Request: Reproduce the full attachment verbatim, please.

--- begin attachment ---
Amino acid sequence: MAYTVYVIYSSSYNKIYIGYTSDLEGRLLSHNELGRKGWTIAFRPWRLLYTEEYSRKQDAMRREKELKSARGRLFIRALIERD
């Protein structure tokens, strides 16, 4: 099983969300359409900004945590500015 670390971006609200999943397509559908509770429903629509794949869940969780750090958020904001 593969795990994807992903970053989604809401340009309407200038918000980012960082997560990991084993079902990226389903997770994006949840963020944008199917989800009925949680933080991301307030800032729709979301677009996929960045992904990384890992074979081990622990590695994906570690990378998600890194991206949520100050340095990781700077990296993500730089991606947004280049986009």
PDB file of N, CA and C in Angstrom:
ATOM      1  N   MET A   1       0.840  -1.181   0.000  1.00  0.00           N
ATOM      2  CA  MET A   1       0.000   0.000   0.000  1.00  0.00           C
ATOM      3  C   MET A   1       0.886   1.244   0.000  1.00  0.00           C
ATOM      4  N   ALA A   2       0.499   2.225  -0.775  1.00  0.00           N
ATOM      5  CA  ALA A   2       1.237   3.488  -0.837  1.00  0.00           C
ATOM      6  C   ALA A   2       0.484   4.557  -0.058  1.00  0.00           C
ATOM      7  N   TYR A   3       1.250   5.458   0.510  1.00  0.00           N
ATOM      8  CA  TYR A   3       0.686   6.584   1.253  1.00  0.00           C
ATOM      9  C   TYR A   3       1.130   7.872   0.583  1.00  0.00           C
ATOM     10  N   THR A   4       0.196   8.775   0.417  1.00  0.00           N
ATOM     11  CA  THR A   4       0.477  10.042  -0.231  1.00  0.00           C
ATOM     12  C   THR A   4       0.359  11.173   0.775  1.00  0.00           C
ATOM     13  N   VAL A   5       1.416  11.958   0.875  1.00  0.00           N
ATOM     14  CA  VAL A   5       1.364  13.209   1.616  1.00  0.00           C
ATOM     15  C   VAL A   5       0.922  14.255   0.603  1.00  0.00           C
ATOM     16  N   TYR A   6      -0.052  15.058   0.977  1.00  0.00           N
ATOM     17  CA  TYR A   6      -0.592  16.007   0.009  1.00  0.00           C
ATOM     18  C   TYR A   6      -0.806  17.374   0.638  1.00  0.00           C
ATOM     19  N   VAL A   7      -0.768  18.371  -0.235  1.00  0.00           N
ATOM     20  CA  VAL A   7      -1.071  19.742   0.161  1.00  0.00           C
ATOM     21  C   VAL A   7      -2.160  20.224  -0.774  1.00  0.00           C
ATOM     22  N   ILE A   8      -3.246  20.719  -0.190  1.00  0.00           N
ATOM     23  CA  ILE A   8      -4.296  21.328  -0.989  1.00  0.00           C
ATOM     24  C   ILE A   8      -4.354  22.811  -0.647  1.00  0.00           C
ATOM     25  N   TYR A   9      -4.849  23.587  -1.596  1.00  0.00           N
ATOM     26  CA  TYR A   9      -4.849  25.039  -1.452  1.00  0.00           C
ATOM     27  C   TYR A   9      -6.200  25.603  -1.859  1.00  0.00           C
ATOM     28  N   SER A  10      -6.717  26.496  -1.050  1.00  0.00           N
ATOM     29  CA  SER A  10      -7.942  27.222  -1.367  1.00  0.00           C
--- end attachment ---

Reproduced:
Amino acid sequence: MAYTVYVIYSSSYNKIYIGYTSDLEGRLLSHNELGRKGWTIAFRPWRLLYTEEYSRKQDAMRREKELKSARGRLFIRALIERD
């Protein structure tokens, strides 16, 4: 099983969300359409900004945590500015 670390971006609200999943397509559908509770429903629509794949869940969780750090958020904001 593969795990994807992903970053989604809401340009309407200038918000980012960082997560990991084993079902990226389903997770994006949840963020944008199917989800009925949680933080991301307030800032729709979301677009996929960045992904990384890992074979081990622990590695994906570690990378998600890194991206949520100050340095990781700077990296993500730089991606947004280049986009």
PDB file of N, CA and C in Angstrom:
ATOM      1  N   MET A   1       0.840  -1.181   0.000  1.00  0.00           N
ATOM      2  CA  MET A   1       0.000   0.000   0.000  1.00  0.00           C
ATOM      3  C   MET A   1       0.886   1.244   0.000  1.00  0.00           C
ATOM      4  N   ALA A   2       0.499   2.225  -0.775  1.00  0.00           N
ATOM      5  CA  ALA A   2       1.237   3.488  -0.837  1.00  0.00           C
ATOM      6  C   ALA A   2       0.484   4.557  -0.058  1.00  0.00           C
ATOM      7  N   TYR A   3       1.250   5.458   0.510  1.00  0.00           N
ATOM      8  CA  TYR A   3       0.686   6.584   1.253  1.00  0.00           C
ATOM      9  C   TYR A   3       1.130   7.872   0.583  1.00  0.00           C
ATOM     10  N   THR A   4       0.196   8.775   0.417  1.00  0.00           N
ATOM     11  CA  THR A   4       0.477  10.042  -0.231  1.00  0.00           C
ATOM     12  C   THR A   4       0.359  11.173   0.775  1.00  0.00           C
ATOM     13  N   VAL A   5       1.416  11.958   0.875  1.00  0.00           N
ATOM     14  CA  VAL A   5       1.364  13.209   1.616  1.00  0.00           C
ATOM     15  C   VAL A   5       0.922  14.255   0.603  1.00  0.00           C
ATOM     16  N   TYR A   6      -0.052  15.058   0.977  1.00  0.00           N
ATOM     17  CA  TYR A   6      -0.592  16.007   0.009  1.00  0.00           C
ATOM     18  C   TYR A   6      -0.806  17.374   0.638  1.00  0.00           C
ATOM     19  N   VAL A   7      -0.768  18.371  -0.235  1.00  0.00           N
ATOM     20  CA  VAL A   7      -1.071  19.742   0.161  1.00  0.00           C
ATOM     21  C   VAL A   7      -2.160  20.224  -0.774  1.00  0.00           C
ATOM     22  N   ILE A   8      -3.246  20.719  -0.190  1.00  0.00           N
ATOM     23  CA  ILE A   8      -4.296  21.328  -0.989  1.00  0.00           C
ATOM     24  C   ILE A   8      -4.354  22.811  -0.647  1.00  0.00           C
ATOM     25  N   TYR A   9      -4.849  23.587  -1.596  1.00  0.00           N
ATOM     26  CA  TYR A   9      -4.849  25.039  -1.452  1.00  0.00           C
ATOM     27  C   TYR A   9      -6.200  25.603  -1.859  1.00  0.00           C
ATOM     28  N   SER A  10      -6.717  26.496  -1.050  1.00  0.00           N
ATOM     29  CA  SER A  10      -7.942  27.222  -1.367  1.00  0.00           C